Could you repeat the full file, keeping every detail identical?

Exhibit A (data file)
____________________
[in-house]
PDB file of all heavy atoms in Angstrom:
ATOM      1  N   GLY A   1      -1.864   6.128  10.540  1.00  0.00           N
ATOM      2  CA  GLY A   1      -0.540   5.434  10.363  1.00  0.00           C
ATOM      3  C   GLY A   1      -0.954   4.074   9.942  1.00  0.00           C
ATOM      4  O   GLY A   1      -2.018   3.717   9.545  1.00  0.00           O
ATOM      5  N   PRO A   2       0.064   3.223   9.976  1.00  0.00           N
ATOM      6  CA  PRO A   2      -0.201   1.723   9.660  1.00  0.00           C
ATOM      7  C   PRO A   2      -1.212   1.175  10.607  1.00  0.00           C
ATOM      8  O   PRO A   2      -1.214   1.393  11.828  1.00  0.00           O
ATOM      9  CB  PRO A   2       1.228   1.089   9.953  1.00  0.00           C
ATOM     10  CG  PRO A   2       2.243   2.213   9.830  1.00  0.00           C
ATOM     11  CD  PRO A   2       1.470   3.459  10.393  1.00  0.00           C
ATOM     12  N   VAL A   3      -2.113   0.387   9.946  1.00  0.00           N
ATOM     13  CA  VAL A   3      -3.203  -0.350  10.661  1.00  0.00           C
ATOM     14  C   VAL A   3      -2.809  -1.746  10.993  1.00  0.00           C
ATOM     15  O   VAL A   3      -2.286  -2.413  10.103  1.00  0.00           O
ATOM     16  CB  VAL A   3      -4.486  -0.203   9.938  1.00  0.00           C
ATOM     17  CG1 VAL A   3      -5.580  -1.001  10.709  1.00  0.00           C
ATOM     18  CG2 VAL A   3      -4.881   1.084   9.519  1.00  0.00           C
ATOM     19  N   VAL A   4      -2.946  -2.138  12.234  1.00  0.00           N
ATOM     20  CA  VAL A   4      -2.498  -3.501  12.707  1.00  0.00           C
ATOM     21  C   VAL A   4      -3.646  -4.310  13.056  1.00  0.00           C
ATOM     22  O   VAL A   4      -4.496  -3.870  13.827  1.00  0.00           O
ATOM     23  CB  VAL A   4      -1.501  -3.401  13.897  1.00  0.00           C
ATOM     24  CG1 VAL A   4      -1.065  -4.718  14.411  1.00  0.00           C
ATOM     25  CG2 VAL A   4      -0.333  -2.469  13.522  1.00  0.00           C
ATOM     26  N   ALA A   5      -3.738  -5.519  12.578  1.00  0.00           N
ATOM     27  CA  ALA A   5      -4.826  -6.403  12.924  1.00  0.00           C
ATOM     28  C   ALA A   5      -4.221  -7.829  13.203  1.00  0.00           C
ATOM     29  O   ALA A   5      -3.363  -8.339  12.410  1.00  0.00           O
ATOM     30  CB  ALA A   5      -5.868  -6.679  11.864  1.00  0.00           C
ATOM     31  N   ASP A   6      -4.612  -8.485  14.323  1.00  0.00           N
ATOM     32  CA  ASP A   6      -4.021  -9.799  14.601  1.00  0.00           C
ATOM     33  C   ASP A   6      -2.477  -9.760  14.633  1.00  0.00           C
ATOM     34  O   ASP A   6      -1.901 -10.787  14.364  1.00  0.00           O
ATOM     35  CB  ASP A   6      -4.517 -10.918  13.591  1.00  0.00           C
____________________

[in-house]
PDB file of all heavy atoms in Angstrom:
ATOM      1  N   GLY A   1      -1.864   6.128  10.540  1.00  0.00           N
ATOM      2  CA  GLY A   1      -0.540   5.434  10.363  1.00  0.00           C
ATOM      3  C   GLY A   1      -0.954   4.074   9.942  1.00  0.00           C
ATOM      4  O   GLY A   1      -2.018   3.717   9.545  1.00  0.00           O
ATOM      5  N   PRO A   2       0.064   3.223   9.976  1.00  0.00           N
ATOM      6  CA  PRO A   2      -0.201   1.723   9.660  1.00  0.00           C
ATOM      7  C   PRO A   2      -1.212   1.175  10.607  1.00  0.00           C
ATOM      8  O   PRO A   2      -1.214   1.393  11.828  1.00  0.00           O
ATOM      9  CB  PRO A   2       1.228   1.089   9.953  1.00  0.00           C
ATOM     10  CG  PRO A   2       2.243   2.213   9.830  1.00  0.00           C
ATOM     11  CD  PRO A   2       1.470   3.459  10.393  1.00  0.00           C
ATOM     12  N   VAL A   3      -2.113   0.387   9.946  1.00  0.00           N
ATOM     13  CA  VAL A   3      -3.203  -0.350  10.661  1.00  0.00           C
ATOM     14  C   VAL A   3      -2.809  -1.746  10.993  1.00  0.00           C
ATOM     15  O   VAL A   3      -2.286  -2.413  10.103  1.00  0.00           O
ATOM     16  CB  VAL A   3      -4.486  -0.203   9.938  1.00  0.00           C
ATOM     17  CG1 VAL A   3      -5.580  -1.001  10.709  1.00  0.00           C
ATOM     18  CG2 VAL A   3      -4.881   1.084   9.519  1.00  0.00           C
ATOM     19  N   VAL A   4      -2.946  -2.138  12.234  1.00  0.00           N
ATOM     20  CA  VAL A   4      -2.498  -3.501  12.707  1.00  0.00           C
ATOM     21  C   VAL A   4      -3.646  -4.310  13.056  1.00  0.00           C
ATOM     22  O   VAL A   4      -4.496  -3.870  13.827  1.00  0.00           O
ATOM     23  CB  VAL A   4      -1.501  -3.401  13.897  1.00  0.00           C
ATOM     24  CG1 VAL A   4      -1.065  -4.718  14.411  1.00  0.00           C
ATOM     25  CG2 VAL A   4      -0.333  -2.469  13.522  1.00  0.00           C
ATOM     26  N   ALA A   5      -3.738  -5.519  12.578  1.00  0.00           N
ATOM     27  CA  ALA A   5      -4.826  -6.403  12.924  1.00  0.00           C
ATOM     28  C   ALA A   5      -4.221  -7.829  13.203  1.00  0.00           C
ATOM     29  O   ALA A   5      -3.363  -8.339  12.410  1.00  0.00           O
ATOM     30  CB  ALA A   5      -5.868  -6.679  11.864  1.00  0.00           C
ATOM     31  N   ASP A   6      -4.612  -8.485  14.323  1.00  0.00           N
ATOM     32  CA  ASP A   6      -4.021  -9.799  14.601  1.00  0.00           C
ATOM     33  C   ASP A   6      -2.477  -9.760  14.633  1.00  0.00           C
ATOM     34  O   ASP A   6      -1.901 -10.787  14.364  1.00  0.00           O
ATOM     35  CB  ASP A   6      -4.517 -10.918  13.591  1.00  0.00           C